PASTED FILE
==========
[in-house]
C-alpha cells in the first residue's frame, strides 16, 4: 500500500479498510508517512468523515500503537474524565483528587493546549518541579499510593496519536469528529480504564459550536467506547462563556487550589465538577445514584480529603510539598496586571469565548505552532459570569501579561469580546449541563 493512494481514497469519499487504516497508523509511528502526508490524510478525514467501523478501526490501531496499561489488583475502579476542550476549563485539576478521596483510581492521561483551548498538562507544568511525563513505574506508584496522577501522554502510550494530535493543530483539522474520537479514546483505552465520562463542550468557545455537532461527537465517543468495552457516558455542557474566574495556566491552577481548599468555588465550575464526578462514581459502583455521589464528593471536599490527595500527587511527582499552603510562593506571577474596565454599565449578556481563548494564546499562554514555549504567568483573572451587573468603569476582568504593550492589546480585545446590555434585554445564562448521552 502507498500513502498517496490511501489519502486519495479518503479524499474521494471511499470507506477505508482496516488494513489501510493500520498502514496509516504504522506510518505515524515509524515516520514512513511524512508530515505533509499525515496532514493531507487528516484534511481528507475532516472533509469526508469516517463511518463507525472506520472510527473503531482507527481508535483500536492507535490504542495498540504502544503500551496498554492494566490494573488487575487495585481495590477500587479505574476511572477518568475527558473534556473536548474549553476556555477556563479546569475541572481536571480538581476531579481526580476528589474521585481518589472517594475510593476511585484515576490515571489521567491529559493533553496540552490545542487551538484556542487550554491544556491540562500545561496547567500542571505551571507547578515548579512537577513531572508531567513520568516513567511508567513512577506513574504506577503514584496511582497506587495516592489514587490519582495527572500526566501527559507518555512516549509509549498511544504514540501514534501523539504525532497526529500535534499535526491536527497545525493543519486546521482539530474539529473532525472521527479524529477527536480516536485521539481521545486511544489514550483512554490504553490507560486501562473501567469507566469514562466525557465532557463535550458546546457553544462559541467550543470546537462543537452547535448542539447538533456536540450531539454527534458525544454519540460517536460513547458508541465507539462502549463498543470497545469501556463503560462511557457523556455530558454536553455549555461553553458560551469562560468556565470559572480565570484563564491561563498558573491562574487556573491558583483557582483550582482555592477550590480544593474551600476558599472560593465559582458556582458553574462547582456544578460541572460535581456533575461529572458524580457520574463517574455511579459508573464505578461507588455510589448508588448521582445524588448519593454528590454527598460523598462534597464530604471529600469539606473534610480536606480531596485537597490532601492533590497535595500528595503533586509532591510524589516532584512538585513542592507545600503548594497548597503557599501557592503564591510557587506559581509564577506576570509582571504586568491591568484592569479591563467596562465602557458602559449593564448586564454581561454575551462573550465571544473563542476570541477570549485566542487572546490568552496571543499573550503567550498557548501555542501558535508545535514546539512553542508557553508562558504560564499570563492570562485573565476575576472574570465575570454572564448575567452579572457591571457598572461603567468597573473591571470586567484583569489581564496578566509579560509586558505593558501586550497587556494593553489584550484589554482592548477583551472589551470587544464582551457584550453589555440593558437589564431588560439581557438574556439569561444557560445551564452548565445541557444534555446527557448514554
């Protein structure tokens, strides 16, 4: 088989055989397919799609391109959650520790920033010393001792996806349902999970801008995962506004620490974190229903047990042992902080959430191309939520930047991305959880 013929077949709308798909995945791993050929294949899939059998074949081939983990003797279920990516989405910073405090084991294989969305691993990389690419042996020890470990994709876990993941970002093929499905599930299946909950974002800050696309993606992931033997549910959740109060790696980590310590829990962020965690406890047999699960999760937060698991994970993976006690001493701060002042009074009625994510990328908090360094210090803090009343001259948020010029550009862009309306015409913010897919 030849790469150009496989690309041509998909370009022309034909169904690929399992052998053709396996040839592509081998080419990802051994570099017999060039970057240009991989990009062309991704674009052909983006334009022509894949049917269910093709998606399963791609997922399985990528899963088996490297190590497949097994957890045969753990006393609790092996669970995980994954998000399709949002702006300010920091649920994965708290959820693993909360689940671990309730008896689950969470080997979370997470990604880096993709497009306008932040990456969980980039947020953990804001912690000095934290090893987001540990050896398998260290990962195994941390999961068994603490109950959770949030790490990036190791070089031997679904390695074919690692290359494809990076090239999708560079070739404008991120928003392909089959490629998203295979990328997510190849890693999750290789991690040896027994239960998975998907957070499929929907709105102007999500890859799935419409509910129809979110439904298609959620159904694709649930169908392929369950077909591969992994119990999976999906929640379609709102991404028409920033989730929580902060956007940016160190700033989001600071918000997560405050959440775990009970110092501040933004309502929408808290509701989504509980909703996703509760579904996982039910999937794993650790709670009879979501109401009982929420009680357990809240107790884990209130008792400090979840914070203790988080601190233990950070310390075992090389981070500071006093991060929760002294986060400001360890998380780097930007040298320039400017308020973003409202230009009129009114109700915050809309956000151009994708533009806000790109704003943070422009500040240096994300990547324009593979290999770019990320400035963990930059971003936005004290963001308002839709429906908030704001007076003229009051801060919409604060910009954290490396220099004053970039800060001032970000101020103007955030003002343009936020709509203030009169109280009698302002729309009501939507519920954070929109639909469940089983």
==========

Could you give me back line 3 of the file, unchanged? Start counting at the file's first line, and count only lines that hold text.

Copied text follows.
């Protein structure tokens, strides 16, 4: 088989055989397919799609391109959650520790920033010393001792996806349902999970801008995962506004620490974190229903047990042992902080959430191309939520930047991305959880 013929077949709308798909995945791993050929294949899939059998074949081939983990003797279920990516989405910073405090084991294989969305691993990389690419042996020890470990994709876990993941970002093929499905599930299946909950974002800050696309993606992931033997549910959740109060790696980590310590829990962020965690406890047999699960999760937060698991994970993976006690001493701060002042009074009625994510990328908090360094210090803090009343001259948020010029550009862009309306015409913010897919 030849790469150009496989690309041509998909370009022309034909169904690929399992052998053709396996040839592509081998080419990802051994570099017999060039970057240009991989990009062309991704674009052909983006334009022509894949049917269910093709998606399963791609997922399985990528899963088996490297190590497949097994957890045969753990006393609790092996669970995980994954998000399709949002702006300010920091649920994965708290959820693993909360689940671990309730008896689950969470080997979370997470990604880096993709497009306008932040990456969980980039947020953990804001912690000095934290090893987001540990050896398998260290990962195994941390999961068994603490109950959770949030790490990036190791070089031997679904390695074919690692290359494809990076090239999708560079070739404008991120928003392909089959490629998203295979990328997510190849890693999750290789991690040896027994239960998975998907957070499929929907709105102007999500890859799935419409509910129809979110439904298609959620159904694709649930169908392929369950077909591969992994119990999976999906929640379609709102991404028409920033989730929580902060956007940016160190700033989001600071918000997560405050959440775990009970110092501040933004309502929408808290509701989504509980909703996703509760579904996982039910999937794993650790709670009879979501109401009982929420009680357990809240107790884990209130008792400090979840914070203790988080601190233990950070310390075992090389981070500071006093991060929760002294986060400001360890998380780097930007040298320039400017308020973003409202230009009129009114109700915050809309956000151009994708533009806000790109704003943070422009500040240096994300990547324009593979290999770019990320400035963990930059971003936005004290963001308002839709429906908030704001007076003229009051801060919409604060910009954290490396220099004053970039800060001032970000101020103007955030003002343009936020709509203030009169109280009698302002729309009501939507519920954070929109639909469940089983």